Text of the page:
The document provides a peek at how the administration would prioritize cybersecurity spending across DHS, Energy, Treasury and other departments.
The Trump administration's proposed budget for fiscal year 2021 would spend $18.8 billion on cybersecurity programs across the federal government, with approximately $9 billion dedicated to civilian agencies for network security, protecting critical infrastructure, boosting the cybersecurity workforce and other priorities.
The overall cybersecurity funding at the Department of Homeland Security is listed at $2.6 billion. That includes $1.1 billion for DHS and its component, the Cybersecurity and Infrastructure Security Agency, to defend government networks and critical infrastructure from cyber threats, including for tools like EINSTEIN and Continuous Diagnostics and Mitigation. According to the Office of Management and Budget, the funding would increase the number of DHS-led network risk assessments from 1,800 to 6,500 and allow for more state and local governments to utilize the department's services.
The administration has also put a heavy emphasis on bolstering the government's cybersecurity workforce, releasing an executive order and strategic plan last year. The budget includes funding for DHS' Cyber Talent Management System, a personnel system designed to bring hundreds of new cybersecurity professionals into the federal workforce under special hiring rules, as well as a CISA-managed cybersecurity workforce initiative and an interagency rotational program that temporarily details cyber personnel to other agencies to gain more holistic experience.
It also proposes to transfer the U.S. Secret Service, which investigates a number of cyber-enabled financial crimes, from DHS to the Department of Treasury.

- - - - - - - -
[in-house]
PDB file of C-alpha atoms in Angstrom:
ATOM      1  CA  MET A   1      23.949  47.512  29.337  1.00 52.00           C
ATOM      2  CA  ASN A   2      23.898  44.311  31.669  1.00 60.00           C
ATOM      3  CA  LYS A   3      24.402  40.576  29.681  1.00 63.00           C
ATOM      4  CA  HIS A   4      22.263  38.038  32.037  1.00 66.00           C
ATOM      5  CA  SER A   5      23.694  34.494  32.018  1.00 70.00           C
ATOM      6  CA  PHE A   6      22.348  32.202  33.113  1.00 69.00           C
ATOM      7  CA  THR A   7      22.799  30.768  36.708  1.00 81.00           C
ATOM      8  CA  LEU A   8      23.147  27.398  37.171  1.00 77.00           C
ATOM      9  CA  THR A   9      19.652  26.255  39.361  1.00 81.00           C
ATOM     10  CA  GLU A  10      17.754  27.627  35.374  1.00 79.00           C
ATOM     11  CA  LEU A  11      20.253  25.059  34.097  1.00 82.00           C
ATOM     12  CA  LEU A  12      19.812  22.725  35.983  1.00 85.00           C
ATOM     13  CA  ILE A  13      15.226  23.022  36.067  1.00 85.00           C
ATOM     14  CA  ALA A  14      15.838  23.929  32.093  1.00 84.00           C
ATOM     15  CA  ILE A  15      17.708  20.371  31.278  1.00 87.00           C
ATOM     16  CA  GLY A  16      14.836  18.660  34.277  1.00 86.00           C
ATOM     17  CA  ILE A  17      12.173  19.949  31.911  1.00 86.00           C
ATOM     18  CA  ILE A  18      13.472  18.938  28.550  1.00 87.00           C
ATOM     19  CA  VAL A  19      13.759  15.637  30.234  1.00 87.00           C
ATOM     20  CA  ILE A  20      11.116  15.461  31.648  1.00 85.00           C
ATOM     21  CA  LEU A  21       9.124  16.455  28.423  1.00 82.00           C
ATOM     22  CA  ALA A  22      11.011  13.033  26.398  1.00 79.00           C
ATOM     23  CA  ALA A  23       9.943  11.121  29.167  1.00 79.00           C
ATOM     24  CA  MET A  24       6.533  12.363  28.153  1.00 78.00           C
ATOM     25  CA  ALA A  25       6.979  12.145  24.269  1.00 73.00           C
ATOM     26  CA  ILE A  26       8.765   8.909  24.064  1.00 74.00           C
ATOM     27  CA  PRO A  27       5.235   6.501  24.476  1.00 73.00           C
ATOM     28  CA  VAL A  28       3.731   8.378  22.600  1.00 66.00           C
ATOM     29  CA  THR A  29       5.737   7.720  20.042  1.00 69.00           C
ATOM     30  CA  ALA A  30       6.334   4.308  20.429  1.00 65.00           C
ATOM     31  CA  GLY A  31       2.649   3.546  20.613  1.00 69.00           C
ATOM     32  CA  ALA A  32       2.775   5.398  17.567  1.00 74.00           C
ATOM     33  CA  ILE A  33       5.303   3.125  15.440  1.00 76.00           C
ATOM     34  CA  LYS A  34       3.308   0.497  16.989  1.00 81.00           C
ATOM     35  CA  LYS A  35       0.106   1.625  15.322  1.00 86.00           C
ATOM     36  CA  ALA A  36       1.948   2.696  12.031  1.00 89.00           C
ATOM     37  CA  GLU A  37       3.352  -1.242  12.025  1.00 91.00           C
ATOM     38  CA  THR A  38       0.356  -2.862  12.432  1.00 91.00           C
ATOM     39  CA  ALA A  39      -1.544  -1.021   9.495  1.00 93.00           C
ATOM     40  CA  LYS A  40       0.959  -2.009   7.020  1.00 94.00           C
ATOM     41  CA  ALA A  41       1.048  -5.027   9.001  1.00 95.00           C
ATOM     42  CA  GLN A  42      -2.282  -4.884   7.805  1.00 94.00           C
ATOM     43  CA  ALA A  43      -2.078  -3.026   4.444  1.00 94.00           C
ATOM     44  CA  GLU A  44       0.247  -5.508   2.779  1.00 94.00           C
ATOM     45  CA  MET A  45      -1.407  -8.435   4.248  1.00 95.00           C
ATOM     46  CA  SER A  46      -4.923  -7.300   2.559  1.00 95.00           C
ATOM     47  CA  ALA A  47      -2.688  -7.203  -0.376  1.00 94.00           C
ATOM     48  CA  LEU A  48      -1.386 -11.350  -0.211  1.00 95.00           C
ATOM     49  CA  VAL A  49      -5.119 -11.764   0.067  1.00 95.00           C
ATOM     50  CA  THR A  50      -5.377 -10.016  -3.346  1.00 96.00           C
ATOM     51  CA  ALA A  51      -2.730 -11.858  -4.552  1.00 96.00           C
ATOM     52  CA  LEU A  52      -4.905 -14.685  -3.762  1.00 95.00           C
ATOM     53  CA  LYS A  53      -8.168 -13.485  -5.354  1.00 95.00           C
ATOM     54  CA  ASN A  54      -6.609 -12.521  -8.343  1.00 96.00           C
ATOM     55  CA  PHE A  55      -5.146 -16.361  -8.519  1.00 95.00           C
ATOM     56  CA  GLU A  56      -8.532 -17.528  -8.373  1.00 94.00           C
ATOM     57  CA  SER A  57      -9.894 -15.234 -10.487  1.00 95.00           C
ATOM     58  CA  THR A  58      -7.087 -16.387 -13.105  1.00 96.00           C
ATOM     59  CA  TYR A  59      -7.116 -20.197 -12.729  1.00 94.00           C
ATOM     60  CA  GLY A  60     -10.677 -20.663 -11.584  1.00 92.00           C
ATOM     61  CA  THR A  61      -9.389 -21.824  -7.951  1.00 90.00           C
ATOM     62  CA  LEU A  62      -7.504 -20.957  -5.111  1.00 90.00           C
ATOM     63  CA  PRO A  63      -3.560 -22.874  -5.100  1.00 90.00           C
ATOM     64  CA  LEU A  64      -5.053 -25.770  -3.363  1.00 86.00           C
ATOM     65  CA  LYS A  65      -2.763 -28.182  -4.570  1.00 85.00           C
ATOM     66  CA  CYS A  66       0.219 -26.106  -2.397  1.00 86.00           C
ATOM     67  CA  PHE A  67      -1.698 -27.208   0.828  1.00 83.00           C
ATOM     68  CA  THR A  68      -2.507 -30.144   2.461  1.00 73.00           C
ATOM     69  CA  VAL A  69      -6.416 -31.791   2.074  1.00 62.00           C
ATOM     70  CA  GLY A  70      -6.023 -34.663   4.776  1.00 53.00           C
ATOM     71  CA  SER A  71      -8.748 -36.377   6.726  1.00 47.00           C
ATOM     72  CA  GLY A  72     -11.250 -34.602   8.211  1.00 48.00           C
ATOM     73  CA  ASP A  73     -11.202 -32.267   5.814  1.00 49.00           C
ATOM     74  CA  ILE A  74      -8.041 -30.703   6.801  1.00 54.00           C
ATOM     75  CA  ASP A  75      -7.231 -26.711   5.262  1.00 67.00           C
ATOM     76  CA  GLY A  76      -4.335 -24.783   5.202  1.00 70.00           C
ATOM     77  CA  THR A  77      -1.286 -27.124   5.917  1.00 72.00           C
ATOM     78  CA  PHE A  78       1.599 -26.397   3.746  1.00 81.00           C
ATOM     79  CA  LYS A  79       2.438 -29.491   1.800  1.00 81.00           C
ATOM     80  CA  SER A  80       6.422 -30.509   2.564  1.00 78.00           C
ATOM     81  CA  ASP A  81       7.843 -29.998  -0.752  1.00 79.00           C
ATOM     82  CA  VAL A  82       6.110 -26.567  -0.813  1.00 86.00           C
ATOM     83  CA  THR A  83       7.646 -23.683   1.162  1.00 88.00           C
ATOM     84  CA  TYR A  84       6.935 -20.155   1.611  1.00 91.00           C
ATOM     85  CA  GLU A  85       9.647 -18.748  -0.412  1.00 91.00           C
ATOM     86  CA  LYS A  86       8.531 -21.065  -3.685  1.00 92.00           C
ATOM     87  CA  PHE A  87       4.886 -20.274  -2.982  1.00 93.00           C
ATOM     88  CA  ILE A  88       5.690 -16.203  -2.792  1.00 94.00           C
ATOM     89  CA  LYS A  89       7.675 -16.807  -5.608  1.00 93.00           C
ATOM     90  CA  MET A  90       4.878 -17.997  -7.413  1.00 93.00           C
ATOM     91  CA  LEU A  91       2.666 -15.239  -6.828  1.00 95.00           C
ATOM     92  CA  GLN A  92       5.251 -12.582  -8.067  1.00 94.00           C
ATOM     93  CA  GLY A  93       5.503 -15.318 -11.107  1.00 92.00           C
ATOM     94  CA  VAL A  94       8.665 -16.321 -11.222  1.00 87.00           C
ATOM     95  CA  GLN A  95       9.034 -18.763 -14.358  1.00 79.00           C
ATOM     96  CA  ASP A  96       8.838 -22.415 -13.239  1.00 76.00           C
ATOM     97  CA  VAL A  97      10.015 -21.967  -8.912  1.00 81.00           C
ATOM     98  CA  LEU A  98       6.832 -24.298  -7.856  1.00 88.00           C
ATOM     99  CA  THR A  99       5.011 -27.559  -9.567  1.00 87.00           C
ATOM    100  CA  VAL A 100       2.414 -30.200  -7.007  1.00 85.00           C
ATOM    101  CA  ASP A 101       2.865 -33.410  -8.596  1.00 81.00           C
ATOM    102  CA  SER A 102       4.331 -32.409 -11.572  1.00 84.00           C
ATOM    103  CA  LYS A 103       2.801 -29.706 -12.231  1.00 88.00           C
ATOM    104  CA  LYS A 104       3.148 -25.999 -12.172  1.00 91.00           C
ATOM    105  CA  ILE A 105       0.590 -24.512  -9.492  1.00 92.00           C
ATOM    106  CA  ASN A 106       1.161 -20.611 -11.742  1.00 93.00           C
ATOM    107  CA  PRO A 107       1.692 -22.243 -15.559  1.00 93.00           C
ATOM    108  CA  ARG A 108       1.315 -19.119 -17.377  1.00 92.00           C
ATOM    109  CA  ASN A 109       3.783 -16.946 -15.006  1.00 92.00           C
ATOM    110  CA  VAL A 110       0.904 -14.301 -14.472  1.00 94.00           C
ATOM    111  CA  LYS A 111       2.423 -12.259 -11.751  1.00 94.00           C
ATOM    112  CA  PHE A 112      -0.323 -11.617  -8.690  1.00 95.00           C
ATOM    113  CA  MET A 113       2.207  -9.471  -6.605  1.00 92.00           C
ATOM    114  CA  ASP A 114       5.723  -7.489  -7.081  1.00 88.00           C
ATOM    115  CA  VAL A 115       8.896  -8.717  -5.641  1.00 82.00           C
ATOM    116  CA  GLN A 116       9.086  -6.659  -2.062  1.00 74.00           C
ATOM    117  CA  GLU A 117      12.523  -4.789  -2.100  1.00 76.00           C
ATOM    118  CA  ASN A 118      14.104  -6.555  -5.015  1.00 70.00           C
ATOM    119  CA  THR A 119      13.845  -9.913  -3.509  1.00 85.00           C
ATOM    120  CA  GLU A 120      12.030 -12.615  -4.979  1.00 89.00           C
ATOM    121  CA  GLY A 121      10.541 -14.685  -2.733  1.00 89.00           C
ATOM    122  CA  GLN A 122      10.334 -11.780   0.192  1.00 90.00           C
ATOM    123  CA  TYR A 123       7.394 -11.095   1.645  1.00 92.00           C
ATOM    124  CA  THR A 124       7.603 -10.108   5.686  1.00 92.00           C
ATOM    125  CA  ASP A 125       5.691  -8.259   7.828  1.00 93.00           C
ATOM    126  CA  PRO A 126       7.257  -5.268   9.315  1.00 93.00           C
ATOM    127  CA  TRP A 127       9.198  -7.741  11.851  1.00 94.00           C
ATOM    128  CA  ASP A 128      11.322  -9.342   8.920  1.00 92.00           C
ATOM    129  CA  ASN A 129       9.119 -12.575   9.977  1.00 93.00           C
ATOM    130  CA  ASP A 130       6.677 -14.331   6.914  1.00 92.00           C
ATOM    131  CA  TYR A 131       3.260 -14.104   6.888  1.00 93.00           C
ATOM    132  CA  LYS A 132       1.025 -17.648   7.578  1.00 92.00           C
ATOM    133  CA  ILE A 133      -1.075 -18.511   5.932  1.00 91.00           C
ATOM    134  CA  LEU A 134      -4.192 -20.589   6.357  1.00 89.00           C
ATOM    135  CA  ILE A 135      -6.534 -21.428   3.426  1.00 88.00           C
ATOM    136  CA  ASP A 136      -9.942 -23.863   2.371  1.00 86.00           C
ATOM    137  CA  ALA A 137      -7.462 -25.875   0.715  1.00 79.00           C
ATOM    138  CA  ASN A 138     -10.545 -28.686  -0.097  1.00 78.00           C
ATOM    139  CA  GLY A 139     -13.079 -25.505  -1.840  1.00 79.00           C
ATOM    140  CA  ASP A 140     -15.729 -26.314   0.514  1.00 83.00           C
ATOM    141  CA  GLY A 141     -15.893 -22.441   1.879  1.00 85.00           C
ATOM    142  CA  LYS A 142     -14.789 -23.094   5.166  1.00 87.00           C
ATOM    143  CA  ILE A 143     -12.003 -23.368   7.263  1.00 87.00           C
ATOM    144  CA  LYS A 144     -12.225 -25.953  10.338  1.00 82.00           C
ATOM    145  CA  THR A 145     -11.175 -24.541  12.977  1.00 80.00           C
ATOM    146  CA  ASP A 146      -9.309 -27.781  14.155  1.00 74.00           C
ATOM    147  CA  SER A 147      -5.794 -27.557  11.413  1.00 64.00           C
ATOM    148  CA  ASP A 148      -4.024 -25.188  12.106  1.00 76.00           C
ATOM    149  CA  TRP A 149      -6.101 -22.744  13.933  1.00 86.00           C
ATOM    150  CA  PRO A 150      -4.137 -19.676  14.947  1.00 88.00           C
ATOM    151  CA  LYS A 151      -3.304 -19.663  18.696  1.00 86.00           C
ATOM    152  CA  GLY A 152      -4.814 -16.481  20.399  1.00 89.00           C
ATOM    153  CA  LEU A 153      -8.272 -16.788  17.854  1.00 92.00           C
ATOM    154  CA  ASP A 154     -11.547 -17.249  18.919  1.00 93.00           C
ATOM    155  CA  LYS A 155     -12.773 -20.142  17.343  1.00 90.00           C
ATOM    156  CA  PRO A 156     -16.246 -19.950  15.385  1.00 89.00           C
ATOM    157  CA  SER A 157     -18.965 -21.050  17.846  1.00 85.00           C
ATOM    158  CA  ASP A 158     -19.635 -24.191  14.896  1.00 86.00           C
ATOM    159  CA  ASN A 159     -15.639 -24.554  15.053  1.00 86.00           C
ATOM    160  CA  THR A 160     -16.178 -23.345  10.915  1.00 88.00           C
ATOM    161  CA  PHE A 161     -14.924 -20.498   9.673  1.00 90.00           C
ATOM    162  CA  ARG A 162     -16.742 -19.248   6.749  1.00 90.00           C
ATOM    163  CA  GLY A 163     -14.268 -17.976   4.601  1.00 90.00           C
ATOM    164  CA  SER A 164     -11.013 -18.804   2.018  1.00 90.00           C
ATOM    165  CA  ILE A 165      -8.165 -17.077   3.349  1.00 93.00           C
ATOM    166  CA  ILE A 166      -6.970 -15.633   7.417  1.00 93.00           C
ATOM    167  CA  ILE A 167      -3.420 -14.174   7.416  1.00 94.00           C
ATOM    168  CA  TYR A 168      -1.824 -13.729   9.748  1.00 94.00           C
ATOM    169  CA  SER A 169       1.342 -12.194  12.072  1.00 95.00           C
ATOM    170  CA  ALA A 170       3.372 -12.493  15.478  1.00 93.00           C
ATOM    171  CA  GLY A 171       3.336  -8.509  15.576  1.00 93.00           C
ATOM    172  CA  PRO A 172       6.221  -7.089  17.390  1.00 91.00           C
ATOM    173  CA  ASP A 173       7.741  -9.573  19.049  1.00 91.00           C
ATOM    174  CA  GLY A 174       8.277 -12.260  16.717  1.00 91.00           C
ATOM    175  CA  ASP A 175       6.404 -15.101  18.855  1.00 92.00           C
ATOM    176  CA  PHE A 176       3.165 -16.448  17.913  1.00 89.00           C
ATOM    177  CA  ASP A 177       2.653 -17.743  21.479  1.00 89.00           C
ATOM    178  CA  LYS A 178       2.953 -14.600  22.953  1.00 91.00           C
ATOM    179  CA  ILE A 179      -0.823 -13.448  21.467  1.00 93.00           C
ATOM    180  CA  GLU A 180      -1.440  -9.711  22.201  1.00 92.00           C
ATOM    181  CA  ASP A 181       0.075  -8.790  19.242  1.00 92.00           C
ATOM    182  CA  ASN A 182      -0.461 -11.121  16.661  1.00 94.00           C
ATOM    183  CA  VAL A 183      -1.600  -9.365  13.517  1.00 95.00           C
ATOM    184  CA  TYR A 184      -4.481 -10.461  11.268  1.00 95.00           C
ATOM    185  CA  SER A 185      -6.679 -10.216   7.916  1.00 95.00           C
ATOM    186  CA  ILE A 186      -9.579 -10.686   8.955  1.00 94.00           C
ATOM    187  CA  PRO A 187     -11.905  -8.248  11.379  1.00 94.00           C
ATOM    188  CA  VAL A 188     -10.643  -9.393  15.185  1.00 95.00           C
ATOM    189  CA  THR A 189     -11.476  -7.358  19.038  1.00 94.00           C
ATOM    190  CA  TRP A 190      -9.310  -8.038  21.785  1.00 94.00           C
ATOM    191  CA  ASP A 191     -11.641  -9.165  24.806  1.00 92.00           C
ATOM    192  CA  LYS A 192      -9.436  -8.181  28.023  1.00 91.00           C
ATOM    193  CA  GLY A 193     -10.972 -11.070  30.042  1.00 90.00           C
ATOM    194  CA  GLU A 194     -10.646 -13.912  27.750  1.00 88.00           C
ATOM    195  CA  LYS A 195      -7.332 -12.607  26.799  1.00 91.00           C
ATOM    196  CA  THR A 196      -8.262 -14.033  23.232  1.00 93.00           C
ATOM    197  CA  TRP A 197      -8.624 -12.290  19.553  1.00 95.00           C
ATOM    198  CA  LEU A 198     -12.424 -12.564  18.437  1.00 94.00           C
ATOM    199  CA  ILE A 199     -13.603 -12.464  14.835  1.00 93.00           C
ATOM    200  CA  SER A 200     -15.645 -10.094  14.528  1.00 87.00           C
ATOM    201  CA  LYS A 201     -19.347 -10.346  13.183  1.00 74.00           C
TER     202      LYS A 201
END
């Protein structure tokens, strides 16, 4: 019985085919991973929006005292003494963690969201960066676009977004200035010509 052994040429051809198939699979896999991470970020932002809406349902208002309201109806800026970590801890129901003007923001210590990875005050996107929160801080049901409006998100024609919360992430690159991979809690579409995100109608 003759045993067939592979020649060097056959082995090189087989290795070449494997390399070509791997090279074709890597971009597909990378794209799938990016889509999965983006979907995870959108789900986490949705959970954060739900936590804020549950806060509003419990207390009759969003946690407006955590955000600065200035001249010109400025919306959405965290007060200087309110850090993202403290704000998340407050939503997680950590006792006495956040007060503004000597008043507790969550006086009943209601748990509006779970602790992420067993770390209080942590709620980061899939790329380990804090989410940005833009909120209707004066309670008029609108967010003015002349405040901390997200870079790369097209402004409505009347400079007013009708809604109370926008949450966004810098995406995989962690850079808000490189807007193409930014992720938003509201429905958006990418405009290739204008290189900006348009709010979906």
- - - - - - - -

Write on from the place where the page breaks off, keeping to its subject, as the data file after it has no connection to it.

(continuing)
The Department of Energy would get $665 million for cybersecurity, including $185 million for the Office of Cybersecurity, Energy Security and Emergency (CESR), part of which would go towards funding early research and development of methods to better protect the energy supply chain. At the same time, the plan would eliminate a number of grant programs and research organizations, such as the Advanced Research Projects Agency-Energy.
"The private sector has the primary role in taking risks to finance the deployment of commercially viable projects and Government's best use of taxpayer funding is in earlier stage R&D," the budget states.
It would also invest in a number of emerging technologies, setting aside $5 million to stand up Energy's new Artificial Intelligence Technology Office, along with an additional $125 million for AI and machine learning research. Other research funding includes $475 million for the Office of Science supercomputing research and $237 million for quantum computing research.
On securing the supply chain, the budget would set aside $35 million for the Department of Treasury to implement the Foreign Investment Risk Review Modernization Act passed in 2018, which created a new layer of review by the Committee on Foreign Investment in the United States for foreign investments in U.S. companies that produce critical technologies. The administration is also implementing the Secure Technologies Act, which created a new Federal Acquisition Supply Chain Security Council charged with developing procurement regulations to prevent U.S. agencies from buying compromised computer parts, components and software.